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Steal This Look: Floral Arrangement in Cocktail Glasses

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Steal This Look: Floral Arrangement in Cocktail Glasses

May 9, 2019

We recently spotted an arrangement from this year’s Salone del Mobile by Milan-based shop owner and designer Rossana Orlandi, and I immediately sought to replicate it.

Orlandi arranged six different jars and glasses on a glass serving tray and filled each with different flowers. The result is an appealing color clash with an artful Italian feel. It’s a look that feels very off-the-cuff and easily replicable with props from around the house and out in the garden.

Photography by Aya Brackett for Gardenista, unless otherwise noted.

The Inspiration

Orlandi&#8\2\17;s composition showcases each individual flower and is the perfect centerpiece for an impromptu party. Photograph by Catherine Dash for Lonny Magazine.
Above: Orlandi’s composition showcases each individual flower and is the perfect centerpiece for an impromptu party. Photograph by Catherine Dash for Lonny Magazine.

The Replication

I started with a Heath Ceramics Coupe Serving Platter in Onyx (\$\106) and set a circular marble trivet just off center on the tray, to create different heights. Similar to the trivet is a White Marble Coaster (\$\19.95 for a set of four) from Williams-Sonoma. Next I added water to five different glasses and placed them around the tray.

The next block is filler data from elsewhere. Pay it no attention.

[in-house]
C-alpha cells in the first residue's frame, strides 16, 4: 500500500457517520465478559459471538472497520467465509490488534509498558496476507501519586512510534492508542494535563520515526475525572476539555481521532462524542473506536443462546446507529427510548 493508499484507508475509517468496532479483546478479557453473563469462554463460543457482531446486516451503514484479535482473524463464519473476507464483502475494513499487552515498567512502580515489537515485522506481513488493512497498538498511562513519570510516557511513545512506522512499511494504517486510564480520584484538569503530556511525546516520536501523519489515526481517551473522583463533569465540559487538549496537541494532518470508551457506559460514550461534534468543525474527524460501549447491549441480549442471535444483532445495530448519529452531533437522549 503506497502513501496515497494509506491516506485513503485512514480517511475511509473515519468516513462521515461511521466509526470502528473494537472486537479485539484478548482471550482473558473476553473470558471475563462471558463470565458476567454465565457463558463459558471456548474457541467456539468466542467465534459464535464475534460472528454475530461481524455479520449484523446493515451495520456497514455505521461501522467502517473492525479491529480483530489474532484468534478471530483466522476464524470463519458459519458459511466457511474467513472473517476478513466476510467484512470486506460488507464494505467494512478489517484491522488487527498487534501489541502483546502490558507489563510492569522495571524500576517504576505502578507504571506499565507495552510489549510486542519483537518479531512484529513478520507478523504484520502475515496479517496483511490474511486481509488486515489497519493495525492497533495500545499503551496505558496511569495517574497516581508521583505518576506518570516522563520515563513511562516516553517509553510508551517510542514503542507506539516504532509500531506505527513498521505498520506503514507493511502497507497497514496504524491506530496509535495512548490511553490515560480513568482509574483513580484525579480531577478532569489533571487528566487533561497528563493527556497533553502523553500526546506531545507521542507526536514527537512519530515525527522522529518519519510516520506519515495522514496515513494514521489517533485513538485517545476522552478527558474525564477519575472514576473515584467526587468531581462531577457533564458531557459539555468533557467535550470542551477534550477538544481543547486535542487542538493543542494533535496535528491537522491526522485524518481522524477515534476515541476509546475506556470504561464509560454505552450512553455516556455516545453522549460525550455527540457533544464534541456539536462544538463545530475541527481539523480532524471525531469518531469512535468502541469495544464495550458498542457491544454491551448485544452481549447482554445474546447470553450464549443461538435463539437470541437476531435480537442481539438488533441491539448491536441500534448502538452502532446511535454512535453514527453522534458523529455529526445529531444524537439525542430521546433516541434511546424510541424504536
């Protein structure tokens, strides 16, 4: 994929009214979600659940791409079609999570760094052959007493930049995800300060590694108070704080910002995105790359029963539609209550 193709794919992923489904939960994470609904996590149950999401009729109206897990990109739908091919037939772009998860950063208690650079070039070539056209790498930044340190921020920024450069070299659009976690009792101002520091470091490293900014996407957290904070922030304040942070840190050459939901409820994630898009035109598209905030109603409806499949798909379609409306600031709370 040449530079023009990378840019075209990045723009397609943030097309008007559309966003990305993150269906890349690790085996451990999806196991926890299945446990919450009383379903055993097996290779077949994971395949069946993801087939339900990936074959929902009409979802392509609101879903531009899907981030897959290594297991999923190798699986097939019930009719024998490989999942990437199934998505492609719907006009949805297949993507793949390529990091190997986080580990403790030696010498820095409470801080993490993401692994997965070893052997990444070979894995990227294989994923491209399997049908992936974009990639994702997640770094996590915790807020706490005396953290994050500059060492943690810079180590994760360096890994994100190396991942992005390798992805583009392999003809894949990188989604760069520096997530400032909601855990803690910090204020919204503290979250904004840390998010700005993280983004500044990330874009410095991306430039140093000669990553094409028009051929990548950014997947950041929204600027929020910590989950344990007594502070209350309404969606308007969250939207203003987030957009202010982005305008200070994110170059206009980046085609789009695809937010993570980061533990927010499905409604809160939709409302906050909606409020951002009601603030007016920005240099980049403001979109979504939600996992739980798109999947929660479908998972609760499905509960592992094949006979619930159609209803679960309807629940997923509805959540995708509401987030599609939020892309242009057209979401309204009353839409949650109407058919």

Above: I started with a Heath Ceramics Coupe Serving Platter in Onyx ($106) and set a circular marble trivet just off center on the tray, to create different heights. Similar to the trivet is a White Marble Coaster ($19.95 for a set of four) from Williams-Sonoma. Next I added water to five different glasses and placed them around the tray.
I used two of my favorite tools: Pallares Solsona&#8\2\17;s Professional Kitchen Shears (\$\1\25) and their Navaja Folding Knife (\$65); I use them both constantly in and out of the kitchen. I prefer a knife for cutting soft stems, but you can use just about any garden tools or kitchen scissors that you have on hand.
Above: I used two of my favorite tools: Pallares Solsona’s Professional Kitchen Shears ($125) and their Navaja Folding Knife ($65); I use them both constantly in and out of the kitchen. I prefer a knife for cutting soft stems, but you can use just about any garden tools or kitchen scissors that you have on hand.
I cut a few wild roses from the garden: two in a deep orange tone (with red rose buds) and two white roses edged in pink. I also used a trio of poppies from the local San Francisco flower market and a group of just-bloomed green hellebores. I topped the composition off with a bearded iris in white and peach.
Above: I cut a few wild roses from the garden: two in a deep orange tone (with red rose buds) and two white roses edged in pink. I also used a trio of poppies from the local San Francisco flower market and a group of just-bloomed green hellebores. I topped the composition off with a bearded iris in white and peach.
The key to the arrangement was not to over-think it: keep it simple, group flowers together, and move them around until you find something pleasing.
Above: The key to the arrangement was not to over-think it: keep it simple, group flowers together, and move them around until you find something pleasing.
Drinks are served.
Above: Drinks are served.

N.B.: This post is an update; it was first published on April 27, 2016.

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